Another day of highs and lows for Bruins' Corvo
BOSTON – Throughout a rough stretch that’s seen him get singled out by many as the weak link on the Bruins’ back-end, Joe Corvo has anxiously awaited a much-needed, positive moment he can build off of.
That seemed to come in the third period of Saturday’s 2-1 loss to Pittsburgh at TD Ga rden, as the veteran defenseman buried his third goal of the season – his first since striking twice way back on Dec. 10 in Columbus.
“Yeah, I’m taking it that way,” Corvo said when asked if his goal’s a confidence booster. “Anything positive I’m going to take and run with it and try to carry it into the next game and make me feel good out there and play well. I will definitely try to carry that on.”
Unfortunately Corvo’s shining moment was sandwiched by two bad breaks.
Earlier in the final frame, No. 14 couldn’t help clear out attackers closing in on Thomas. Loathed Pittsburgh forward Matt Cooke came crashing in to score what proved to be the game-winning goal.
Then, in the final minutes with Boston pressing to score the tying marker, Corvo collided with teammate Andrew Ference near his own blueline. It was his final shift of the contest.
“I just collided with (Ference) and got stunned a little bit,” Corvo said of the play. “When collisions like that happen, we’re both going fast in opposite directions, we don’t mean to hit each other and I just got stunned a little bit.”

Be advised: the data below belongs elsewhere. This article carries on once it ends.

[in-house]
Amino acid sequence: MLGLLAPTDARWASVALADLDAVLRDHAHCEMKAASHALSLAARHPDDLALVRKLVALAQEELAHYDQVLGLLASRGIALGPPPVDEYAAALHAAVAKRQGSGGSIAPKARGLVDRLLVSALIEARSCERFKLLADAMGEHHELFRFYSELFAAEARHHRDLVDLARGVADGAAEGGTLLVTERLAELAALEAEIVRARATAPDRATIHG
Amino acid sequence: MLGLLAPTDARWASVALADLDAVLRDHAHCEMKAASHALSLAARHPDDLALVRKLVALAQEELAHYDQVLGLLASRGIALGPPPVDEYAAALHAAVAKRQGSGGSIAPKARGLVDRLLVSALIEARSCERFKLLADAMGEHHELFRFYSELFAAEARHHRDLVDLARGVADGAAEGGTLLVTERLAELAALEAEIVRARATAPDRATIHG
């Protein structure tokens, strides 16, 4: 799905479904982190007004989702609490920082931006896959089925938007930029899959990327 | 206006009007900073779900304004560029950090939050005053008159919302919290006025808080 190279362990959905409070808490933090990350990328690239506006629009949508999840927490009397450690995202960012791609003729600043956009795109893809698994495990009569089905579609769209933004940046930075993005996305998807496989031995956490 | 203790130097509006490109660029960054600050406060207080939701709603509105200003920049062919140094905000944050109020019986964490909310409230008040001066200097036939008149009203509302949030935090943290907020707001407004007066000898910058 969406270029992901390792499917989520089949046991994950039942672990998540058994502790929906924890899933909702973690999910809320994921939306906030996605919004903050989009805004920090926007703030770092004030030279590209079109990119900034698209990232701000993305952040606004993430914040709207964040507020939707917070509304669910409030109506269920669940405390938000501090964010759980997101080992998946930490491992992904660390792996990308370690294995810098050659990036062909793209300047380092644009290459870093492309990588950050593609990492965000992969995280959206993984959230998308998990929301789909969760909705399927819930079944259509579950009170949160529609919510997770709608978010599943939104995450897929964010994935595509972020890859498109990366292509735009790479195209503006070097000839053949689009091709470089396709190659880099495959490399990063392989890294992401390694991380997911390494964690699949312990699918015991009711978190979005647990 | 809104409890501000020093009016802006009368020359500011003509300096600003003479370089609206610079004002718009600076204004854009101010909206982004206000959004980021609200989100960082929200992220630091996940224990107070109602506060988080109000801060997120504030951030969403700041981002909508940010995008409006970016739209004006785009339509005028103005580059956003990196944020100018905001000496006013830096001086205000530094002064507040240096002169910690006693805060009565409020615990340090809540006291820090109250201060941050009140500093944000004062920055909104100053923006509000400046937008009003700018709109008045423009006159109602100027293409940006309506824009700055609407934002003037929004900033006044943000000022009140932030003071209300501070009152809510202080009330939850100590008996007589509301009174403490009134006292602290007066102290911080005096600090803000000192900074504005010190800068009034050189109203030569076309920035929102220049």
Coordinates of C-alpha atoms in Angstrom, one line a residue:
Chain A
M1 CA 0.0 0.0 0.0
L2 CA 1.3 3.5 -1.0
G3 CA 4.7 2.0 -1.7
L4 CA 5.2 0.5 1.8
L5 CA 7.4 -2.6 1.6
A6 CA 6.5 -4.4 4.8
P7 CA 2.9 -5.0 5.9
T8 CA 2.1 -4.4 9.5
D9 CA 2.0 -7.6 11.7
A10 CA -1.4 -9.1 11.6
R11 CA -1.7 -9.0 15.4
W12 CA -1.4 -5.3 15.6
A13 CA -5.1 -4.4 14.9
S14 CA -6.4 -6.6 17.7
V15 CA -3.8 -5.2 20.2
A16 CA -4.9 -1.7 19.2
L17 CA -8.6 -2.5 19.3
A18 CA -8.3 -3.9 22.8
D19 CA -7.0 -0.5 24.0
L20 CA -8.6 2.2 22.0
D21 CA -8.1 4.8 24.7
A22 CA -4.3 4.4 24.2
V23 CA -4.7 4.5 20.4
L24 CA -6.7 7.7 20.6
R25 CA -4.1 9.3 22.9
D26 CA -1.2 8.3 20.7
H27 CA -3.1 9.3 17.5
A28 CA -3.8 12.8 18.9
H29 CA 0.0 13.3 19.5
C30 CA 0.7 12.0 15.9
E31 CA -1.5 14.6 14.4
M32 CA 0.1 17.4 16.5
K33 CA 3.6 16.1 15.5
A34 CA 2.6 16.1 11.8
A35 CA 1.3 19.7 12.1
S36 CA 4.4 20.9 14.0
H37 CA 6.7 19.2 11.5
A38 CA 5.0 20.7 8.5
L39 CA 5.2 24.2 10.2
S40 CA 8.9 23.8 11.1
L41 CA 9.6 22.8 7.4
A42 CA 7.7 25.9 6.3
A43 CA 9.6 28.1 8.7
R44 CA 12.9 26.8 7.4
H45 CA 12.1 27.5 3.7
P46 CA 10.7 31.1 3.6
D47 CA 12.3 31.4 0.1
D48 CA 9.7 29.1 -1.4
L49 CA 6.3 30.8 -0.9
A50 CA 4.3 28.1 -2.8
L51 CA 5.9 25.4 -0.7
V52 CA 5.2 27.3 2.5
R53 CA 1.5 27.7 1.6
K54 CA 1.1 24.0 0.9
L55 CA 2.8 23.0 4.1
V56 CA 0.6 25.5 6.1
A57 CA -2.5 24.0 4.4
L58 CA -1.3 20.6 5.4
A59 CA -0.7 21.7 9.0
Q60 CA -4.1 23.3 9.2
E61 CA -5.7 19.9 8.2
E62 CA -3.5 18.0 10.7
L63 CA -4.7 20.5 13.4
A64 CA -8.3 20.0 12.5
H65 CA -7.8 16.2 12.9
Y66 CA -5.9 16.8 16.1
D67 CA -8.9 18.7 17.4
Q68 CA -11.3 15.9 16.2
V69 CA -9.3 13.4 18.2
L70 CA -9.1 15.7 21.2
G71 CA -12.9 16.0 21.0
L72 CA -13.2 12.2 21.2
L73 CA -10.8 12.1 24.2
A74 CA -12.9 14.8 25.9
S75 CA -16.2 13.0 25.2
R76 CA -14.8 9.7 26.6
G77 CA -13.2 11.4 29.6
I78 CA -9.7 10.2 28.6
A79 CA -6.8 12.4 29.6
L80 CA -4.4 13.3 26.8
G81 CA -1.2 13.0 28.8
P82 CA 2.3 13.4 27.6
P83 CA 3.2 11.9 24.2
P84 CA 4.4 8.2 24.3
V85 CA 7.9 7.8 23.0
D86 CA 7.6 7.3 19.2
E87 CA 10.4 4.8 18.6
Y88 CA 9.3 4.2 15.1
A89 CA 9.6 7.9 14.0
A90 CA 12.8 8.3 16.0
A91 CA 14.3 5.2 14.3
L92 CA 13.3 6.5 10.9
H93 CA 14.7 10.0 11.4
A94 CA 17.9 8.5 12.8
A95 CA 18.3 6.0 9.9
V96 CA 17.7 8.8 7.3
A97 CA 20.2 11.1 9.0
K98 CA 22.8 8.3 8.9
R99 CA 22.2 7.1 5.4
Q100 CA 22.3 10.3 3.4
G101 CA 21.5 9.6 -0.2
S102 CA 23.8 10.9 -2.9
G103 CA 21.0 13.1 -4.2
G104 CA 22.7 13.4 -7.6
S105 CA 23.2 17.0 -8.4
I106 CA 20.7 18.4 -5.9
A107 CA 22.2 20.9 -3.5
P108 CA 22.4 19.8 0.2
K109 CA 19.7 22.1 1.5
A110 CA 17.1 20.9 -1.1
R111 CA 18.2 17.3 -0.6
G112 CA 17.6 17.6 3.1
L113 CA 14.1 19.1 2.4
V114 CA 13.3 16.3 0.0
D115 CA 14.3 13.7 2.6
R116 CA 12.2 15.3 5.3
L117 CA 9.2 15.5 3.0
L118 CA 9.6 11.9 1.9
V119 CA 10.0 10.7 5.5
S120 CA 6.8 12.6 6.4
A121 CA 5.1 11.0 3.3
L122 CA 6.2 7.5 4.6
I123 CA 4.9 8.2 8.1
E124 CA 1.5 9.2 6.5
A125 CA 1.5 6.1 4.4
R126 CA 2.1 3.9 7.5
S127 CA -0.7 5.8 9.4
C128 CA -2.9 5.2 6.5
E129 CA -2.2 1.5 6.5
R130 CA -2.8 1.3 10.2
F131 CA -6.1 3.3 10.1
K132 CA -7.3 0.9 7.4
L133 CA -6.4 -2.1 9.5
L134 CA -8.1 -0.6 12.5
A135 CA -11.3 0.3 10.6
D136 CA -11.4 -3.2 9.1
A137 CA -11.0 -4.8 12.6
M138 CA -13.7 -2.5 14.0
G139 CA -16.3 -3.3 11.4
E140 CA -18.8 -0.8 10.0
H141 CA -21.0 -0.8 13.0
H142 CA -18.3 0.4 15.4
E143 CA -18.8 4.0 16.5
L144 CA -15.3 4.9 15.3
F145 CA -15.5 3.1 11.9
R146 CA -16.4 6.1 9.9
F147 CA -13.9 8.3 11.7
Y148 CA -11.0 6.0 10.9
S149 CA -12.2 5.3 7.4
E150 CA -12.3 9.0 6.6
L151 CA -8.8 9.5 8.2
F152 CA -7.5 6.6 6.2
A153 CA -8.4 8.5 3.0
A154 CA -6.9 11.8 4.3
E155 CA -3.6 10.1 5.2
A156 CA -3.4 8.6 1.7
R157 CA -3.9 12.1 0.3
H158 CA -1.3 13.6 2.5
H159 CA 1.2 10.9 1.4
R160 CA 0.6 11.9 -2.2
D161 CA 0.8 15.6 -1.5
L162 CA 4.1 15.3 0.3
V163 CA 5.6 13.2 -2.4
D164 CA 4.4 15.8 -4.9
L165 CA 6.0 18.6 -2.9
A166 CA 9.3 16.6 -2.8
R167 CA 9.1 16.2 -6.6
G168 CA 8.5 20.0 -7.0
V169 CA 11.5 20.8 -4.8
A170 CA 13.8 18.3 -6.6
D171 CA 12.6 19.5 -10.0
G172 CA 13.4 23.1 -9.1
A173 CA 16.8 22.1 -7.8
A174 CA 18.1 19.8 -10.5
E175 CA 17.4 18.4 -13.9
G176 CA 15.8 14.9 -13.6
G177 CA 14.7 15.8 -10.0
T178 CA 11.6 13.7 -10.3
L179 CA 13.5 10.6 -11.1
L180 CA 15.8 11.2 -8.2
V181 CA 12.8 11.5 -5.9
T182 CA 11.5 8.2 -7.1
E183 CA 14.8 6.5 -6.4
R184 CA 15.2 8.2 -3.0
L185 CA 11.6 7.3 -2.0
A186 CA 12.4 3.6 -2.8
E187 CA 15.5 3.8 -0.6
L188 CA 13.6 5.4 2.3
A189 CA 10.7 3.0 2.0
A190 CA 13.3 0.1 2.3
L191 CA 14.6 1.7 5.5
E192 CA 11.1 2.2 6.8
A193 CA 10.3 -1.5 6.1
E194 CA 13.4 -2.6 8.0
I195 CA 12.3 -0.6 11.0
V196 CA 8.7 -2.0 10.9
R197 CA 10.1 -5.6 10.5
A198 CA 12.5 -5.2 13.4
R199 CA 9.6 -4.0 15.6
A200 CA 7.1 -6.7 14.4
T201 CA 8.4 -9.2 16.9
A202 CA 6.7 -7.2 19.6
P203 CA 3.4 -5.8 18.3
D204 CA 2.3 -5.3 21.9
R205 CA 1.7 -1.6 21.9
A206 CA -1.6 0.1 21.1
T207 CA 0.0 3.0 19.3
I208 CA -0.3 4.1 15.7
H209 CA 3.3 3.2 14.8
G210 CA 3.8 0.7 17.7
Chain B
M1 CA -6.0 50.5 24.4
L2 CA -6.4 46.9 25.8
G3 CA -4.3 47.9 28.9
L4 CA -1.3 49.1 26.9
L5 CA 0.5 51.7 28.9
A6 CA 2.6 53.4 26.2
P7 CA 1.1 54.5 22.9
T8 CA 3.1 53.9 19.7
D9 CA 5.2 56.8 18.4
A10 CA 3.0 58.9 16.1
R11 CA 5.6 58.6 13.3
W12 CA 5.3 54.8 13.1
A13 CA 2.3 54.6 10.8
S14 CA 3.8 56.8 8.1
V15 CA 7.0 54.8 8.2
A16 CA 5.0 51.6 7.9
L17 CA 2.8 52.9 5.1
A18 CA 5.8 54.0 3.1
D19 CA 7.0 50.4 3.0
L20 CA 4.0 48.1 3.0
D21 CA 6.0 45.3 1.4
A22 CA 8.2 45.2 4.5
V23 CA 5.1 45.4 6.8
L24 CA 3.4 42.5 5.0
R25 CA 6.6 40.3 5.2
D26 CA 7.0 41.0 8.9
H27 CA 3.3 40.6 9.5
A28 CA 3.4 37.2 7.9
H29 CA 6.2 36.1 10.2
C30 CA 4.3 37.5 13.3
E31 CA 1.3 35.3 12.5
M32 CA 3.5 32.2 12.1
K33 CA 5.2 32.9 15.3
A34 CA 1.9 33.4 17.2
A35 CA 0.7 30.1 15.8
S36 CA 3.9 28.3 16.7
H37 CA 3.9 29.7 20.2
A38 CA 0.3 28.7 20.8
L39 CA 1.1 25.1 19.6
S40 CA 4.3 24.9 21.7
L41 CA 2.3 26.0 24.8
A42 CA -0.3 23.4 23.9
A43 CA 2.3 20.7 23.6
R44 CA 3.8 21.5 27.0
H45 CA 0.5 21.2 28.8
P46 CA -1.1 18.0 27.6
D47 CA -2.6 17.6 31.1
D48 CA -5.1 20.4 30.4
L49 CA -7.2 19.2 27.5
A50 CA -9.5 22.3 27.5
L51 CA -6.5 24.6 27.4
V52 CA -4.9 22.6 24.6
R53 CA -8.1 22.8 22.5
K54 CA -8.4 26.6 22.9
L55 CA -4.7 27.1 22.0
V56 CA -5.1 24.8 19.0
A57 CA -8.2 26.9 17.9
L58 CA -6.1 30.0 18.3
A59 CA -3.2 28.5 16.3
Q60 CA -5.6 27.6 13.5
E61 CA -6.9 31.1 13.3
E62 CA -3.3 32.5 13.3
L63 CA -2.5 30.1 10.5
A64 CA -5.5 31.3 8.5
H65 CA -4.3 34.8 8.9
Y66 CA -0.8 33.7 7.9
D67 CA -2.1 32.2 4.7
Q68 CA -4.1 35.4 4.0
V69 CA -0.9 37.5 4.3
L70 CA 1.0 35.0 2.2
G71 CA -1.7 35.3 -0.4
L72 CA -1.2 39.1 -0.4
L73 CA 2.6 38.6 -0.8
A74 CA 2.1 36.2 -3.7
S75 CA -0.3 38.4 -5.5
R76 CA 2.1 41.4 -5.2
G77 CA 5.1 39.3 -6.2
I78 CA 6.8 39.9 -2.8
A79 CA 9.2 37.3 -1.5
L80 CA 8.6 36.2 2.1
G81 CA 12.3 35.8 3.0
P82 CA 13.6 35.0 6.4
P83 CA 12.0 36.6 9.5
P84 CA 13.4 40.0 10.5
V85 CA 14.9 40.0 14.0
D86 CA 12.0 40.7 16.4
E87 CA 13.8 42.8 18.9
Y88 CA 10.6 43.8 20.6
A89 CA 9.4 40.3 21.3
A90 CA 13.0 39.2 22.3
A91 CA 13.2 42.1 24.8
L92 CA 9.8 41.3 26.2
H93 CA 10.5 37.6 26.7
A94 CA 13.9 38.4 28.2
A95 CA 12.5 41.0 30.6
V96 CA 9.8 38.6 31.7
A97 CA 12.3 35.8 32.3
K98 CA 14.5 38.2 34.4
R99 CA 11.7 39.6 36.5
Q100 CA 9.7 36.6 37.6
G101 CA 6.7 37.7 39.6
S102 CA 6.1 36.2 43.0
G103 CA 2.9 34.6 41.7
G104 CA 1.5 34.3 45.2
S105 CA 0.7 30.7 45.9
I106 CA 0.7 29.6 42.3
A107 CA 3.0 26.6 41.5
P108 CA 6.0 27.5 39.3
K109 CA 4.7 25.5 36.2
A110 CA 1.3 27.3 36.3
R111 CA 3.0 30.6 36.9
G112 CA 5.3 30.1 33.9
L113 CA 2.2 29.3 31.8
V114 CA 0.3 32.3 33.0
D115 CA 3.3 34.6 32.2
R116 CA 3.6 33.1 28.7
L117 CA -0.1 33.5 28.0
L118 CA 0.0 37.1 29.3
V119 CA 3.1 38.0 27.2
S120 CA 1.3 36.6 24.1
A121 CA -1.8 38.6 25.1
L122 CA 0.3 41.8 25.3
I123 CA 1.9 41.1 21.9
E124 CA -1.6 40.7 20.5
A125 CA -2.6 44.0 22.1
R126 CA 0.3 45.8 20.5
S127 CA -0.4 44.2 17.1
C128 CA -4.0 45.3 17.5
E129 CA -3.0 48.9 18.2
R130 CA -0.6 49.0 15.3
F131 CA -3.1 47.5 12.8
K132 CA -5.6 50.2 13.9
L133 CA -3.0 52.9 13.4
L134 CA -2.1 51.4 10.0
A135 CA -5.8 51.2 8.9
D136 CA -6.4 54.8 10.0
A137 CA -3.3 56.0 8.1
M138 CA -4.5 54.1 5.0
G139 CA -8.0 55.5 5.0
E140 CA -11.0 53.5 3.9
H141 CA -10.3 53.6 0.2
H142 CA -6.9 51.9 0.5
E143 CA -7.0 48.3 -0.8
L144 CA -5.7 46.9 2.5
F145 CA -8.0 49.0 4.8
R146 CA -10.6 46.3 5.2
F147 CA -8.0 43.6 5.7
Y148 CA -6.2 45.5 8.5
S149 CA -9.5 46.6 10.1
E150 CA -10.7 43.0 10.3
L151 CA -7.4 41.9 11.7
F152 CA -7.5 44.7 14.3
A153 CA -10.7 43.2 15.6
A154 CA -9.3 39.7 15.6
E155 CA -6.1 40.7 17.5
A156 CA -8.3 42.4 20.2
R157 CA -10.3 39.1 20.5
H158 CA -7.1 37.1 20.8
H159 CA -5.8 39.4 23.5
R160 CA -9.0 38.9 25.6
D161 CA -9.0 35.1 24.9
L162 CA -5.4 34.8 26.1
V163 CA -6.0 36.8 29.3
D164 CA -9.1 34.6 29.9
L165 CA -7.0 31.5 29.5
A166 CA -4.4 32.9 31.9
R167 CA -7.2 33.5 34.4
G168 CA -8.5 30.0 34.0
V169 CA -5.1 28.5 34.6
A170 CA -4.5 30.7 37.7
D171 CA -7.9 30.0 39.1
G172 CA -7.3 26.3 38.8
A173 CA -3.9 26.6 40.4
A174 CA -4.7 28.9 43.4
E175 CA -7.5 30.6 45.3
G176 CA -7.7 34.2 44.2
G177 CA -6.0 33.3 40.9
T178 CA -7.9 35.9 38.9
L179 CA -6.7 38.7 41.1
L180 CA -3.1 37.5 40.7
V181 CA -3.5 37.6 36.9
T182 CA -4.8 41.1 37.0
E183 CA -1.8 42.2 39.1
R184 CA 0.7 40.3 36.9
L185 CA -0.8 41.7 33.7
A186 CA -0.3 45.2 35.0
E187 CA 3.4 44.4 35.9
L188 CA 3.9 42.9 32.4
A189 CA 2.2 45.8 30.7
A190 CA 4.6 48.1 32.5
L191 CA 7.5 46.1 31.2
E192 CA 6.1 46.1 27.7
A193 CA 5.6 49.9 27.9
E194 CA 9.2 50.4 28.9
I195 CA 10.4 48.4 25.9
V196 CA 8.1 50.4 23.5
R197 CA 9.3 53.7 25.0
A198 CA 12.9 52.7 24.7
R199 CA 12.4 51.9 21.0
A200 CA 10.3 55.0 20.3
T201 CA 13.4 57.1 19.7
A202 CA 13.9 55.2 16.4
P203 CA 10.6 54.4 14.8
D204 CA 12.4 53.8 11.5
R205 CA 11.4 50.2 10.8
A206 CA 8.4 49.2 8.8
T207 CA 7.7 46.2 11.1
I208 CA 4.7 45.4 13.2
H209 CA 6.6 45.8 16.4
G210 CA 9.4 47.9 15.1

The day was such an accurate reflection of the way Corvo’s first season in Boston has gone. Every time there seems to be light at the end of the tunnel, every time a turnaround seems imminent, the defenseman gets beset by struggles.
Fighting through it hasn’t been easy for Corvo, who’s currently on pace to fall short of his typical double-digit goal totals. He hopes taking the same attitude as the one he brought into Saturday’s contest will lead to further success heading down the stretch.
“I just don’t feel like I get involved enough offensively, which is something I kind of critique myself on in games, how offensively involved I get,” Corvo said of assessing his play with the Black and Gold. “So when that’s not really working for me I tend to try and do more than I should. My game plan going into tonight was to kind of relax and stay at the point and try and stay open. That way (I could) give myself some room to stay open and get some shots on net.”
Bruins coach Claude Julien believes Corvo is perhaps a bit too prone to dwelling on the negatives when things don’t go his way, but Boston’s bench boss has hope that the oft-critiqued rearguard can build off today’s showing and solidify his game as the B’s look to fight their way out of their current slump.
“Well you know with Joe, it is all about confidence,” said Julien. “With Joe, sometimes he makes a mistake and carries that on for too long. He’s got to let go of those things and build on what he does well.
“He had some great opportunities tonight. The goal against, he’s standing in front of the net and you hope that he had better battle on that. But, you know, he’s no different than everybody else that’s going through this. We have to improve ourselves as individuals if we want to be a better hockey club.”